Magazine article Risk Management

Protecting Your Reputation

Magazine article Risk Management

Protecting Your Reputation

Article excerpt

One of the most valuable assets that any company has is its reputation. In many competitive industries, the differences between the products or services that companies provide can be difficult to distinguish for the average consumer. With all things seemingly equal to a consumer that is unaware of the subtleties of a given operation, choices are often made based on arbitrary criteria that may have less to do with performance or quality and more to do with general perceptions. This is where reputation can be the all-important deciding factor as to whether or not a company gets and retains business.

A good reputation can convince the undecided to choose a certain product or service and dissuade existing customers from moving to a competitor. But a damaged reputation can be irreparable and, in extreme cases, lead to a company's downfall. One need look no further than the demise of Arthur Andersen in the aftermath of the Enron scandal to see an example of the perils of a damaged reputation. While Enron was merely one client, the auditor's sins were deemed so unforgivable that they were unable to sustain a client base and continue operations. In the financial services industry, with many other organizations offering similar services, potential clients saw no need to tolerate a disgraced company and the potential wrongdoing its recent history suggested.

But while corporate scandals have led to an increased focus on reputational risk management, this is not the only area where reputation is threatened. "No organization is immune to reputational risk," says Catherine Bennett, president of Cost Control Concepts, Inc. Companies that promote trust and cater to the safety and well-being of their customers and their families may be especially vulnerable when an incident violates that trust and tarnishes their reputation, but any organization is susceptible.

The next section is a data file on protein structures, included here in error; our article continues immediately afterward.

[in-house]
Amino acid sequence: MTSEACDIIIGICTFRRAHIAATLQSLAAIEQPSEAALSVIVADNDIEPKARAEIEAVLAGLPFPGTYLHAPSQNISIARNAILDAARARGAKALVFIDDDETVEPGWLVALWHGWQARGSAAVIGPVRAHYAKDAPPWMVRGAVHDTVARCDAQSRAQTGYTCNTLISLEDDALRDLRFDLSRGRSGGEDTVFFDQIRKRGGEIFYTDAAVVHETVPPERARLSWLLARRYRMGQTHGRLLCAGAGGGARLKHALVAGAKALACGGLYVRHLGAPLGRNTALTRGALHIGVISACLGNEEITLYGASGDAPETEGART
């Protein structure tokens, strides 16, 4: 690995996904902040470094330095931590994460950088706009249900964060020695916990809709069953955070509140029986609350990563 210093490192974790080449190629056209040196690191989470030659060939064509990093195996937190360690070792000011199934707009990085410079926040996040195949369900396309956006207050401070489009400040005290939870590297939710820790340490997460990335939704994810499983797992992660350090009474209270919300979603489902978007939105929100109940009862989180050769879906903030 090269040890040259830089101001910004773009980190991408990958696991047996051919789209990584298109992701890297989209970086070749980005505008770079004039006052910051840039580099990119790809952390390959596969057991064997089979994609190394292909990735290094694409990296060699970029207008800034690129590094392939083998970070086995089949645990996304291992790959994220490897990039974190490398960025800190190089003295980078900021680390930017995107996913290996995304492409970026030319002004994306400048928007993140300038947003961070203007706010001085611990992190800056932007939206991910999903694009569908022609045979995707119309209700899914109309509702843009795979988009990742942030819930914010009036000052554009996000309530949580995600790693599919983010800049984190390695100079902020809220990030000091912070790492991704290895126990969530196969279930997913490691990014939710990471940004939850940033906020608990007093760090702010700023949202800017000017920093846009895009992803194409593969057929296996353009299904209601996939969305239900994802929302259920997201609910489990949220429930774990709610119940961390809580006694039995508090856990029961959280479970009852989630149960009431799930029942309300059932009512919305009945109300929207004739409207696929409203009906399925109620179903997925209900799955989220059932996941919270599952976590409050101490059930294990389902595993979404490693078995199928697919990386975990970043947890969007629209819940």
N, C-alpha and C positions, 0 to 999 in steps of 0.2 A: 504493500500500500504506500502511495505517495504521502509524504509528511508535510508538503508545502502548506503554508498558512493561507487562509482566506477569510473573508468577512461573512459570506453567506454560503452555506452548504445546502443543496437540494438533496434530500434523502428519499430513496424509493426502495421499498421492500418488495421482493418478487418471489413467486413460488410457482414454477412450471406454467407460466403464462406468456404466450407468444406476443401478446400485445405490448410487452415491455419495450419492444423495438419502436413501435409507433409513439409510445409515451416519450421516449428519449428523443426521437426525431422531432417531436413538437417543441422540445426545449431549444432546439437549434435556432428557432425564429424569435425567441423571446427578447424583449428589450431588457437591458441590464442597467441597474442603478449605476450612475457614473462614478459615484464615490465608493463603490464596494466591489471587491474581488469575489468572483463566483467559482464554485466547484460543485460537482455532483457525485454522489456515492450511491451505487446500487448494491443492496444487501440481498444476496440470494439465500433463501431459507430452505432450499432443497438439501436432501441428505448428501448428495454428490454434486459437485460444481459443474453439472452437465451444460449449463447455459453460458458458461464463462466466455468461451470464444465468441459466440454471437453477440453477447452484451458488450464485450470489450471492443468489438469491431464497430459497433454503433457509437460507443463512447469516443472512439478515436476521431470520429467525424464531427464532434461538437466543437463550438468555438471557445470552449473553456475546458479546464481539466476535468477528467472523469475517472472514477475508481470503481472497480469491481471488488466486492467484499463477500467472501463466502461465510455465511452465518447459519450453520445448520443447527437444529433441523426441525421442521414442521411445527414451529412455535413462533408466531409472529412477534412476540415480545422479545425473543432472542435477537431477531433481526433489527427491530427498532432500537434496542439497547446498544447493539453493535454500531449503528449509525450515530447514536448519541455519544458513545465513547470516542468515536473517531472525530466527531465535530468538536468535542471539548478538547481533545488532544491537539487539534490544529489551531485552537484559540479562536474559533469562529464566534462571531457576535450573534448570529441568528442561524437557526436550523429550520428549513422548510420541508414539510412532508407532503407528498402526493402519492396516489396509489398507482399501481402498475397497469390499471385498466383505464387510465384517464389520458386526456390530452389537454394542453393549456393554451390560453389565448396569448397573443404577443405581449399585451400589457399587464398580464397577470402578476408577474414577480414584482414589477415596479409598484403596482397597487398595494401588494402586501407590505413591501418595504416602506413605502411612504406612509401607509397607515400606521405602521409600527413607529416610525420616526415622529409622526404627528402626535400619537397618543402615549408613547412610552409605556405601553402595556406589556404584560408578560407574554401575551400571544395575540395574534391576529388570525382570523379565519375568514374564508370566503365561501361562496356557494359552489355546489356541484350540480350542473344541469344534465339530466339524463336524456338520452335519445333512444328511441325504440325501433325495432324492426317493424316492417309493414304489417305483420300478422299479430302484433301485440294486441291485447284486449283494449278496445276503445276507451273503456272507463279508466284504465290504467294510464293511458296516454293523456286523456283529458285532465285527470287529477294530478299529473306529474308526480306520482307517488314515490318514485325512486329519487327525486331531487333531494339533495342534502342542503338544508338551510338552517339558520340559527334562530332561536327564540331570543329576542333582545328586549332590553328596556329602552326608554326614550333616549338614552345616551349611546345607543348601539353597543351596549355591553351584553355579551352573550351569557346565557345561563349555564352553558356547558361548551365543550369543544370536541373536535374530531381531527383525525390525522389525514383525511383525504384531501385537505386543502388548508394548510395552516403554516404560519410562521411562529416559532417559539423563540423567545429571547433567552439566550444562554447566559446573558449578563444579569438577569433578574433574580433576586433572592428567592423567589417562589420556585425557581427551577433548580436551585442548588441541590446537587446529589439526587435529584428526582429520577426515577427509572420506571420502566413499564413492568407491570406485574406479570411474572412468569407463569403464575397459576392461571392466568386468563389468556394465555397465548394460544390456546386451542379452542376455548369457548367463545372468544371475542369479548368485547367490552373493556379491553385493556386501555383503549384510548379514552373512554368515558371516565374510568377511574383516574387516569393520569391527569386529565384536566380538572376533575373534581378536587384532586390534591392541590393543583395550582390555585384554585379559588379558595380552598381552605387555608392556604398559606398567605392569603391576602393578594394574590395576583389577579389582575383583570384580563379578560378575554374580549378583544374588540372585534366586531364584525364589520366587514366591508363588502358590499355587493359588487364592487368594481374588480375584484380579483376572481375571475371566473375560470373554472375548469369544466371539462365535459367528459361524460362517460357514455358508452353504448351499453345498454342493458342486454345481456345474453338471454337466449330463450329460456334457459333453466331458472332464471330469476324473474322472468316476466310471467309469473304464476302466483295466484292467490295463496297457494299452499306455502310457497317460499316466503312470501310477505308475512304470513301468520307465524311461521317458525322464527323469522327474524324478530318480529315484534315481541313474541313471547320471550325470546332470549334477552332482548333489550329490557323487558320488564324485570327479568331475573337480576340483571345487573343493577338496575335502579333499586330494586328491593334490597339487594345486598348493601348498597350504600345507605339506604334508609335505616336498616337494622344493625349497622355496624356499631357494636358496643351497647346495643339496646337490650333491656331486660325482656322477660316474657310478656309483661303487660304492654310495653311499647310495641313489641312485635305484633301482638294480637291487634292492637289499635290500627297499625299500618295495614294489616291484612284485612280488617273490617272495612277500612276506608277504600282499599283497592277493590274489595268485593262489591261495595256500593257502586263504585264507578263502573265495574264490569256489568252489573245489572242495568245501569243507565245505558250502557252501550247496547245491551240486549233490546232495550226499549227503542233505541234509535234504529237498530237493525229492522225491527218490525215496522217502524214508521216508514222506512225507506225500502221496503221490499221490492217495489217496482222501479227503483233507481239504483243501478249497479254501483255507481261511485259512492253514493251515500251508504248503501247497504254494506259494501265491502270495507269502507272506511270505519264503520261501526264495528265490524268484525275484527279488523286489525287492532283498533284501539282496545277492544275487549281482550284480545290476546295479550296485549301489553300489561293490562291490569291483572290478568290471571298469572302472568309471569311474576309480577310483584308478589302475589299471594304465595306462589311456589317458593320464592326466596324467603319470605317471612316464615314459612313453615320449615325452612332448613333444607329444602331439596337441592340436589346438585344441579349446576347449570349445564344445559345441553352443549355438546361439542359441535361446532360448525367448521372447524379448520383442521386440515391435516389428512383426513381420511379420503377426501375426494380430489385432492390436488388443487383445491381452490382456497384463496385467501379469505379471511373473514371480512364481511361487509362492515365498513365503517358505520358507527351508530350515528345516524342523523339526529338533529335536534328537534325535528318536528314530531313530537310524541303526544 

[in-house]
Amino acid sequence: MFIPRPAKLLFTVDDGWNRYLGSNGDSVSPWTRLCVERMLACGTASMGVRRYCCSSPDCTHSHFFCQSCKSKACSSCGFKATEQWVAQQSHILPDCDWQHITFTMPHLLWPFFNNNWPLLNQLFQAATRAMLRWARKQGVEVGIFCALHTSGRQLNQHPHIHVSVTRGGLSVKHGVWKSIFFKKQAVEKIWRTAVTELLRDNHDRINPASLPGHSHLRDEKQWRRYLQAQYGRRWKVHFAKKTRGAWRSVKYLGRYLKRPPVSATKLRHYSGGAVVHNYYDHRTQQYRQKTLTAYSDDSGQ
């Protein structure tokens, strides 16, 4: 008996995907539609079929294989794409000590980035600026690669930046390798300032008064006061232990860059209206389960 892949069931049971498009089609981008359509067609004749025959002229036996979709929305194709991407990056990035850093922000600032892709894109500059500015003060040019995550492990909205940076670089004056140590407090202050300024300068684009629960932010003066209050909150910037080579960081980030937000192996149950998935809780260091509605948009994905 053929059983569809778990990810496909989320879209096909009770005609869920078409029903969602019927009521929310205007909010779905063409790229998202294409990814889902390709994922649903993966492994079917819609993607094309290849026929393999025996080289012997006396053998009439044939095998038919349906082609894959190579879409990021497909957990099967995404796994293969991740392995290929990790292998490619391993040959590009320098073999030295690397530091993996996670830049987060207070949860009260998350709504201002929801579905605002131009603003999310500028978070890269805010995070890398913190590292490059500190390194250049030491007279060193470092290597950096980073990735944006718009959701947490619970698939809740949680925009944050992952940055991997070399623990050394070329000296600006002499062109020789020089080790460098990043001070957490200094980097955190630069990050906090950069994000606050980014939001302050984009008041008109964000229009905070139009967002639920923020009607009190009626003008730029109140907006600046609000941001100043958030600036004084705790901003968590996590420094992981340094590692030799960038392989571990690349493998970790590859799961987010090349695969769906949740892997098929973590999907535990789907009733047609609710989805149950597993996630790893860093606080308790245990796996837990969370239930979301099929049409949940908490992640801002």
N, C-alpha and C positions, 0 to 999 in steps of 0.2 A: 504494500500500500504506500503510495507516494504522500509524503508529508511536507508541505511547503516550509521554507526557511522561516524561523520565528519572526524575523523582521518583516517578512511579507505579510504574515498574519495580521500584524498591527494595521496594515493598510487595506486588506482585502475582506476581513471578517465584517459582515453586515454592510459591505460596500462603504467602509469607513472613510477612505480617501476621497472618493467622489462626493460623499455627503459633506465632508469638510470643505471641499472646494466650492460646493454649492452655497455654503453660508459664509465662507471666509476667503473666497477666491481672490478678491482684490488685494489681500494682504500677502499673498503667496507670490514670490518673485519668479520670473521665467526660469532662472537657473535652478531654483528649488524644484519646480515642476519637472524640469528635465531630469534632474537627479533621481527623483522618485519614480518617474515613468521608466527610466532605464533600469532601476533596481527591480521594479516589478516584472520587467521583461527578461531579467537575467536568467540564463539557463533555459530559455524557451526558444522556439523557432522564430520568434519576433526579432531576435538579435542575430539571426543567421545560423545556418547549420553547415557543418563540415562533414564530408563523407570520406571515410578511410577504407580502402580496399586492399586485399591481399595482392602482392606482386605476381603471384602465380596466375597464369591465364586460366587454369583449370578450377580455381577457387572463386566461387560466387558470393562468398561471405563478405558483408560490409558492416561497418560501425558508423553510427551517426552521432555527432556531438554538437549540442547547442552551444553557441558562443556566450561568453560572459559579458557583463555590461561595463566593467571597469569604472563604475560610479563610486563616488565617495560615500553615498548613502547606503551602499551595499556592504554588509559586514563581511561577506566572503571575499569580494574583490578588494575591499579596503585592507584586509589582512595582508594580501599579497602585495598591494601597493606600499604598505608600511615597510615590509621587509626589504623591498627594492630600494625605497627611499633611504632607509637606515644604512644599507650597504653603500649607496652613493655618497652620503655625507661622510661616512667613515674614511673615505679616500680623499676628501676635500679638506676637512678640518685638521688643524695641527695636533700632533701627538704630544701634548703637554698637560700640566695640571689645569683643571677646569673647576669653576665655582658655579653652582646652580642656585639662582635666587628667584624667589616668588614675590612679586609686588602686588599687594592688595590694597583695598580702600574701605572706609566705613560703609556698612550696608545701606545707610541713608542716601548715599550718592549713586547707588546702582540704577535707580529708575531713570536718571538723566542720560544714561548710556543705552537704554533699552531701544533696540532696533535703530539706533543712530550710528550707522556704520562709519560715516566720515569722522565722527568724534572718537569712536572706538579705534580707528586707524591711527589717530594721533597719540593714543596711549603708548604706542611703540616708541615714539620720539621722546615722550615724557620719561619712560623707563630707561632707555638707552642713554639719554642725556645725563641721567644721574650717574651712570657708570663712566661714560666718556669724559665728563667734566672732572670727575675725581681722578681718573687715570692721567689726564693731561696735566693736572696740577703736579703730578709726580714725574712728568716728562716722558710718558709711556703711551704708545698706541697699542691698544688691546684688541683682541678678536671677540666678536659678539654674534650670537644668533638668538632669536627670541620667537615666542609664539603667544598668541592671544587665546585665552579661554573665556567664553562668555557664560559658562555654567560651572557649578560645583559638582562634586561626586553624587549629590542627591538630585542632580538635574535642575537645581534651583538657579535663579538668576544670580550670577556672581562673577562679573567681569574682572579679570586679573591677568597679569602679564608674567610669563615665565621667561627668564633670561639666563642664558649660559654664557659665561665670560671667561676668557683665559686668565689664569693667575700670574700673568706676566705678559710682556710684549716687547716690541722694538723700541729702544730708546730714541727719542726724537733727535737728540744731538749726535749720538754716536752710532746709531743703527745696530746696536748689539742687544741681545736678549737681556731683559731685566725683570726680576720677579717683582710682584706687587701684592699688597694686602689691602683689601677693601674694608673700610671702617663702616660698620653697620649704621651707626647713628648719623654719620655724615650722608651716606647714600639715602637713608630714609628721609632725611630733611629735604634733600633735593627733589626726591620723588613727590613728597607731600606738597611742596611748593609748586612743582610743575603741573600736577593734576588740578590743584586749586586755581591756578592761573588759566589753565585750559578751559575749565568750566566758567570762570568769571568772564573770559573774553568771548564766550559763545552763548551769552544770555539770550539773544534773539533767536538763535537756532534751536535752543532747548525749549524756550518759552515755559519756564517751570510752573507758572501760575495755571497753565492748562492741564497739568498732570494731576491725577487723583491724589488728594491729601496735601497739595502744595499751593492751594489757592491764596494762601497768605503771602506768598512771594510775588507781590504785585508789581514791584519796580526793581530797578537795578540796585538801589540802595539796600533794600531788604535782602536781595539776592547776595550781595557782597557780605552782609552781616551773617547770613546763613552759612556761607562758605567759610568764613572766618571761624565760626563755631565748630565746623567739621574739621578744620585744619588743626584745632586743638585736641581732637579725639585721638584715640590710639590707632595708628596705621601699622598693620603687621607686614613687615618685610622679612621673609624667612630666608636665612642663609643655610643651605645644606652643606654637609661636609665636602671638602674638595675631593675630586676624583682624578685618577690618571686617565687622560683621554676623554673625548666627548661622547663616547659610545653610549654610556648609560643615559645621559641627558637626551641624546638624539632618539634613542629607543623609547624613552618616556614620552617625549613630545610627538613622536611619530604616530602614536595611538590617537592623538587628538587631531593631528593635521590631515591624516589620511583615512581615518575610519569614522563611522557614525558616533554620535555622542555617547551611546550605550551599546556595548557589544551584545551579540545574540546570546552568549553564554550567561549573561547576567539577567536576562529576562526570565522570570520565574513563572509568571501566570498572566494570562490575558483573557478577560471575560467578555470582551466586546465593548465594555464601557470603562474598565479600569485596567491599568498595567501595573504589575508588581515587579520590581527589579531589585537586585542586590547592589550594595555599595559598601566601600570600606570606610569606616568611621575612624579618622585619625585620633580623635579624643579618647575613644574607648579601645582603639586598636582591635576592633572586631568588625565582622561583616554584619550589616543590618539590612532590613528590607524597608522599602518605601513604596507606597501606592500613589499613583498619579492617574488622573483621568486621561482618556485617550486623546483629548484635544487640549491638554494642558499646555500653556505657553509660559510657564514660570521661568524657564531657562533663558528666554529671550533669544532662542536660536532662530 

The transportation company with a reckless driver and the amusement park with a malfunctioning ride will face, along with other liabilities, reputational damage should injuries occur. A manufacturer of children's products whose spokesperson is arrested on child molestation charges needs to be concerned about their image just as a drug company facing a tampering scandal and a restaurant dealing with a disease outbreak also need to factor the effect on reputation into their management of these events.

The Legal and Ethical Balance

According to Janice Ochenkowski, senior vice president at Jones Lang LaSalle, senior management's sense of fiduciary responsibility to protect the interests of their shareholders and employees is at the heart of managing their reputation. Fiduciary responsibility means that in its quest to be profitable, an organization must consider the balance between the duty of obedience and the duty of care, or put more simply, the balance between legal obligations and ethical practices. Sometimes what may be legal may not be ethical, putting the reputation of the organization at risk.

For the amusement park, safety regulations may dictate a minimum level of protective equipment for a certain ride, but an ethical organization might choose to provide greater assurances to protect their customers even if it means incurring an additional cost. The park's reputation as a safe place will likely be much more valuable than saving a few dollars on safety equipment. "Companies need to weigh the letter of the law versus the spirit of the law," says Ochenkowski. In other words, effectively managing reputation risk may require imposing higher standards than simple legal compliance.

Implementing a Plan

With the right corporate culture in place, it is important to know what to do to manage events should an incident occur. Reputation should become another part of an organization's crisis management plan. "What risk managers should really be thinking about is where they are most vulnerable to reputational risk," says Bennett. …

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